Verification: Tweet-spoofing site is one more reason to be careful
We talked just last week about how you can’t always trust even trusted journalism brands when you’re trying to verify the accuracy of a rumor or news report. Poynter’s Jeff Sonderman points out that you also can’t always trust a trusted Twitter feed, even if you’ve seen the tweet in question with your own eyes.
Sonderman wrote last week about Lemme Tweet That For You, a year-old website that lets you create a spoof tweet that looks real, like this:
That’s obviously not a real tweet, because I only secretly ran Barack Obama’s first presidential campaign, not both of them. But it sure looks real, if you don’t look too closely. Sonderman writes:
Of course, it would be pretty easy to debunk one of these fake tweets if you just visit the person’s actual Twitter profile to see if the tweet really exists.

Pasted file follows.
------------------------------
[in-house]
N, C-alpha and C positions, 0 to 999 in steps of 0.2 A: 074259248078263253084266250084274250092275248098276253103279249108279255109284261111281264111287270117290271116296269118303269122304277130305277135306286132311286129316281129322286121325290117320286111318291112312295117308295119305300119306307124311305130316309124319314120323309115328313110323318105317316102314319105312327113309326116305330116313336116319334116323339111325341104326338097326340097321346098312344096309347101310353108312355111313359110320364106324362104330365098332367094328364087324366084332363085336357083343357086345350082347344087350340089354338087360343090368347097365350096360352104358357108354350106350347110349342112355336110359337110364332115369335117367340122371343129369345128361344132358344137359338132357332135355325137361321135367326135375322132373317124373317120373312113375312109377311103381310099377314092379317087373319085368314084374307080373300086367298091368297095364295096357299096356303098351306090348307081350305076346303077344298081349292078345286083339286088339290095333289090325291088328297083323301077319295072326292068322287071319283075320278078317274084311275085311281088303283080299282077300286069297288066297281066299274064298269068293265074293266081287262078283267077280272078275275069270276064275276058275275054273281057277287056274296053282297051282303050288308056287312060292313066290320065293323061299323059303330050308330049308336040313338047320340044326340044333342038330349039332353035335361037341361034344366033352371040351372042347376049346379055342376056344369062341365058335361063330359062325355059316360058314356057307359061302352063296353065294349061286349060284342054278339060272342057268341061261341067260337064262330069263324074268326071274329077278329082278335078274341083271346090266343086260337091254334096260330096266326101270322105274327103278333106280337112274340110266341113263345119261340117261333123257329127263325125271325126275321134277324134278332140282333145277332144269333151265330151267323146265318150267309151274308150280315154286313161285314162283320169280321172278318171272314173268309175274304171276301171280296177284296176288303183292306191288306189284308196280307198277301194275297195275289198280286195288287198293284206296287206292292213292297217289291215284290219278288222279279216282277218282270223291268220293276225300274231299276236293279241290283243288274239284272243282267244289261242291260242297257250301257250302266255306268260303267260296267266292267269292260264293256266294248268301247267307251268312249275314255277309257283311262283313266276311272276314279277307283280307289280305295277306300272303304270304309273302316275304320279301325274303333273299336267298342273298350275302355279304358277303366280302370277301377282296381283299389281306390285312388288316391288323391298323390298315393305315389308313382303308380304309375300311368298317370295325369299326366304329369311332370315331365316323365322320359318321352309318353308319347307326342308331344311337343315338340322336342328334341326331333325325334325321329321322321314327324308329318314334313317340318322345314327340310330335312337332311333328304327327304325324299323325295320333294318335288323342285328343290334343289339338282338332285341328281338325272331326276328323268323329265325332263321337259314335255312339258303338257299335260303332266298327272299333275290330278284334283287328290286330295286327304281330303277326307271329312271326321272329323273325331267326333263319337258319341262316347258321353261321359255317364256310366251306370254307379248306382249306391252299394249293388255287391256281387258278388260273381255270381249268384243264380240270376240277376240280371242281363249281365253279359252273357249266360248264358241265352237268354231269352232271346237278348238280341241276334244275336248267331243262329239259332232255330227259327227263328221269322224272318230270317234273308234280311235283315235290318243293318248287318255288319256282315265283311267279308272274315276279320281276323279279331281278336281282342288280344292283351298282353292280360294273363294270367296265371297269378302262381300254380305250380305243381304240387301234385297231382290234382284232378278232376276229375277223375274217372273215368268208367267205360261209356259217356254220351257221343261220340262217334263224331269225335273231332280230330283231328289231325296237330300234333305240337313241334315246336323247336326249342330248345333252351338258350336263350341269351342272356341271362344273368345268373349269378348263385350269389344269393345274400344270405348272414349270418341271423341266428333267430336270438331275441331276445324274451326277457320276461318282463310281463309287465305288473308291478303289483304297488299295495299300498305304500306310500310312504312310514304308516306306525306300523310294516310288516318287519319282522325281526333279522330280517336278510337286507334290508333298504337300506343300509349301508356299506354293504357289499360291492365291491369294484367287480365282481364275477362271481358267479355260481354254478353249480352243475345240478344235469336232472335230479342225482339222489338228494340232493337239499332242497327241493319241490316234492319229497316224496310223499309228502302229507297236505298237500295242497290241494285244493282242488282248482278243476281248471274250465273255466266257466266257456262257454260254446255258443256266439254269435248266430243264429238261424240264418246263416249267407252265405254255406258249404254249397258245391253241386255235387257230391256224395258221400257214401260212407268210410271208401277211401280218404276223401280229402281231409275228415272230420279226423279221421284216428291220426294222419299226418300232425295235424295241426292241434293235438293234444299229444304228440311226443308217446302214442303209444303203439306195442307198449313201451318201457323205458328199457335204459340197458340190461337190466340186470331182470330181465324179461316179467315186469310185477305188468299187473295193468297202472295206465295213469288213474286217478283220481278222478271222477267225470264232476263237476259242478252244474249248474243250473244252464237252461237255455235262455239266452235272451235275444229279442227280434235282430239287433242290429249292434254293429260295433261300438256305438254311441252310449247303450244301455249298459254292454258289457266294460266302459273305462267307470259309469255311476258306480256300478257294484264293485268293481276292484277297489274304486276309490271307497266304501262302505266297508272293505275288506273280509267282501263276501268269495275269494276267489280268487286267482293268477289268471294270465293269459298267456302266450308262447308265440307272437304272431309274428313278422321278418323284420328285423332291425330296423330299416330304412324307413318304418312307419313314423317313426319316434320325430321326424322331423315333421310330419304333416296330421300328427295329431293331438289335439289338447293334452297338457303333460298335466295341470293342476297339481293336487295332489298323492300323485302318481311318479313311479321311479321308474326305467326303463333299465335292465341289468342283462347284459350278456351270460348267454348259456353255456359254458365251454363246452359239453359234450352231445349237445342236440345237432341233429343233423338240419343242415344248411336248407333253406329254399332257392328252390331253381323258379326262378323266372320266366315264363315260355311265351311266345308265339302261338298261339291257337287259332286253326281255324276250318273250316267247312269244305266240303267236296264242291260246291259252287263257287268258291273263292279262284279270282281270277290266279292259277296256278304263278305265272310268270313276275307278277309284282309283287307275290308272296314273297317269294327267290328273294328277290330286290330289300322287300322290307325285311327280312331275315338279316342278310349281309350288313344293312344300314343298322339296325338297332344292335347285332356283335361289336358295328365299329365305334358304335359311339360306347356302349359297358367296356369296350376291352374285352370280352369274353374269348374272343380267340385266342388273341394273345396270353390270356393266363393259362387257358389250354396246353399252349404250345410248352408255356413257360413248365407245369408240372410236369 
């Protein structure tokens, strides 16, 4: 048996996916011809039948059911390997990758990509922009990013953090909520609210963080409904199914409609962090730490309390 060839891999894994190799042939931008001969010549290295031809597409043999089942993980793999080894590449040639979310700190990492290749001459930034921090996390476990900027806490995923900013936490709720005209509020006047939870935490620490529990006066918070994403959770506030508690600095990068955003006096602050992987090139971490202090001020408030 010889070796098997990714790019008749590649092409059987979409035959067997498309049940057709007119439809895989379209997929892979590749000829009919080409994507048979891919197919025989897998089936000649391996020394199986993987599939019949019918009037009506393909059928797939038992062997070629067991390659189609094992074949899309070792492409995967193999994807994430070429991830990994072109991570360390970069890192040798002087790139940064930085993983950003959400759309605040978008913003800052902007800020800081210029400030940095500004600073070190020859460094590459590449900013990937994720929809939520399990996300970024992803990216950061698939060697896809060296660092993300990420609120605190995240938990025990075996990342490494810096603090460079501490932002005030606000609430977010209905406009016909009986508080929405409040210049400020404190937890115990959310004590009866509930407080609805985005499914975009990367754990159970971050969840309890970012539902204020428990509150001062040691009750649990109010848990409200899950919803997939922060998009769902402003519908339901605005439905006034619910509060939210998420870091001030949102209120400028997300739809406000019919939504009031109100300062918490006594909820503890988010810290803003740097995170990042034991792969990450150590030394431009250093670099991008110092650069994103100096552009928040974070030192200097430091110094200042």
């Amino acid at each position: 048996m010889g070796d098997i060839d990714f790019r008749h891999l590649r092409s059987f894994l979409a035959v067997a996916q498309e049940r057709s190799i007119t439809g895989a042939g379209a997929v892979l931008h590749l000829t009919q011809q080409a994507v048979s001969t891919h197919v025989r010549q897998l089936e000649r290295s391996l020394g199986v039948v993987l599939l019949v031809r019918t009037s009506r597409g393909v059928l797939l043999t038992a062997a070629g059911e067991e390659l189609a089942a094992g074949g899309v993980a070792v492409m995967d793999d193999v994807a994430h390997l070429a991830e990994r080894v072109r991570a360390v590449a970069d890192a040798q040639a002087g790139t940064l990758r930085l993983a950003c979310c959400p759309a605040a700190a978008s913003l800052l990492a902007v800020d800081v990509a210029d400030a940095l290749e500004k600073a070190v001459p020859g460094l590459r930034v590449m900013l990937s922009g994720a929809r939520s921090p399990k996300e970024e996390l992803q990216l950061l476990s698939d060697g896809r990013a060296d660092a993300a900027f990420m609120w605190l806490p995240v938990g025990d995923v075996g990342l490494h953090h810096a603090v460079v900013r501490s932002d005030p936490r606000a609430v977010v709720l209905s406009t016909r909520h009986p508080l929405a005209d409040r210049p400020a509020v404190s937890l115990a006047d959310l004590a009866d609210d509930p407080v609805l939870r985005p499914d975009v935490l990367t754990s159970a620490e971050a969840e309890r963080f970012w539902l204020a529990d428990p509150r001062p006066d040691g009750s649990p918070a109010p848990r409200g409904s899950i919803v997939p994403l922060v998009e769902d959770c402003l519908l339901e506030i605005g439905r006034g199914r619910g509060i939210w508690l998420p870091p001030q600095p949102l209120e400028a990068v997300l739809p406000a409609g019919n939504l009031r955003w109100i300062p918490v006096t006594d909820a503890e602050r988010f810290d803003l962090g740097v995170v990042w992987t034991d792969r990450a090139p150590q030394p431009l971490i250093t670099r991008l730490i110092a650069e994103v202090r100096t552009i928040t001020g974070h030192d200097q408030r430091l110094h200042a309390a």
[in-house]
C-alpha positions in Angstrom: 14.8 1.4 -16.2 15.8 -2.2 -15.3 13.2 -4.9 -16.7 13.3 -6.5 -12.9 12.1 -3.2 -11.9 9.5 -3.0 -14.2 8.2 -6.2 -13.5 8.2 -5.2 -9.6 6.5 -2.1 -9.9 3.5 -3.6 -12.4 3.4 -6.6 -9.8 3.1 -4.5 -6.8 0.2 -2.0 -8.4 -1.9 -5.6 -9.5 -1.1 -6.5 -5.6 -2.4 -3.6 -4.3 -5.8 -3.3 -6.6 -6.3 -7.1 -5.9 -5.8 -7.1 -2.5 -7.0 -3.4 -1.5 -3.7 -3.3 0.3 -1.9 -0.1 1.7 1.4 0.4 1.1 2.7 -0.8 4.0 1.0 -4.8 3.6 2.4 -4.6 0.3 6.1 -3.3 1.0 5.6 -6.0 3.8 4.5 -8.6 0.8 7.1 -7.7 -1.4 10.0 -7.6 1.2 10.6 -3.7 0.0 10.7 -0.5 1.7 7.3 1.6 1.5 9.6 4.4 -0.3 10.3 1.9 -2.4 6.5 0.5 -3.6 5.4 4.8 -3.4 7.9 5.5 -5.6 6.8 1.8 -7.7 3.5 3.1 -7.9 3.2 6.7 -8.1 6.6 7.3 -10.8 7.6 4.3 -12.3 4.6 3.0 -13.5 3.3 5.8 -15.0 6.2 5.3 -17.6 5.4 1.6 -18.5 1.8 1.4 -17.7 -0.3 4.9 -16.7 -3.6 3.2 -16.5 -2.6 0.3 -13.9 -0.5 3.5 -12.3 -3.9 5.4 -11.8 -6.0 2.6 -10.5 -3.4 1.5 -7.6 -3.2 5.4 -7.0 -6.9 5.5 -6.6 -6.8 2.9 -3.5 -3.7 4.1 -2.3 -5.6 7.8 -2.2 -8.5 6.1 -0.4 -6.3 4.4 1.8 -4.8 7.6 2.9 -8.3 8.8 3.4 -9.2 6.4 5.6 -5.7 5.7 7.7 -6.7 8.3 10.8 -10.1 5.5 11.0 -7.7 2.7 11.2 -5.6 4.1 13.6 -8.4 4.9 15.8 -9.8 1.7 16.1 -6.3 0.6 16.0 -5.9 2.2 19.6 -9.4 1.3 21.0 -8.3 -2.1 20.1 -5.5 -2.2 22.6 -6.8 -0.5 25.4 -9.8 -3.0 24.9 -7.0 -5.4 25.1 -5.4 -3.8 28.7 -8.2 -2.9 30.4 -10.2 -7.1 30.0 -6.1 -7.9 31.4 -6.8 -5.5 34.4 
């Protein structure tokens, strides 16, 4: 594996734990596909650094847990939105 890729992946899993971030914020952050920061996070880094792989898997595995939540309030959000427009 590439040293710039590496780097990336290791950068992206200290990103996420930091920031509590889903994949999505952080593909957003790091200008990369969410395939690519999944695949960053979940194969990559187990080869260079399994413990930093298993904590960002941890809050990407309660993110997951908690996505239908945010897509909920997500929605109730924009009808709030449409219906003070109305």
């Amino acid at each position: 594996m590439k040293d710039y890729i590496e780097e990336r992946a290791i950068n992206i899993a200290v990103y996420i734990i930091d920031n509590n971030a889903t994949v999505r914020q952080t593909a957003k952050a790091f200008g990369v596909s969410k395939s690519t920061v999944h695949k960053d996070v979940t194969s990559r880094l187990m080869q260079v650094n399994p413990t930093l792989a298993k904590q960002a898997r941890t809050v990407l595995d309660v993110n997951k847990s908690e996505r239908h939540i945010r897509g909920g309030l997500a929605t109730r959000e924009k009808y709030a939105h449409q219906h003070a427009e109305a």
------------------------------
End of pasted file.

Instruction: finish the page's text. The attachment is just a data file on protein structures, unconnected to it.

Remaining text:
But what if it’s passed off as screenshot evidence of an allegedly deleted tweet? Much tougher to disprove. Proceed with caution.
When trying to verify something online, proceed with caution should be your standard operating procedure, if not your mantra. Simply put: Don’t trust anything or anybody. Keep digging until you’re sure what you’re seeing is real and true.
And of course, always follow Lennay’s Law: Tell us what you know, and tell us how you know it.
As noted in the comments of Sonderman’s piece, The Happy Place posted about Lemme Tweet That For You a year ago—with a very funny Tim Tebow tweet highlighted—and tweet-spoofing was possible long before LTTFY popped up. The site just makes it easier.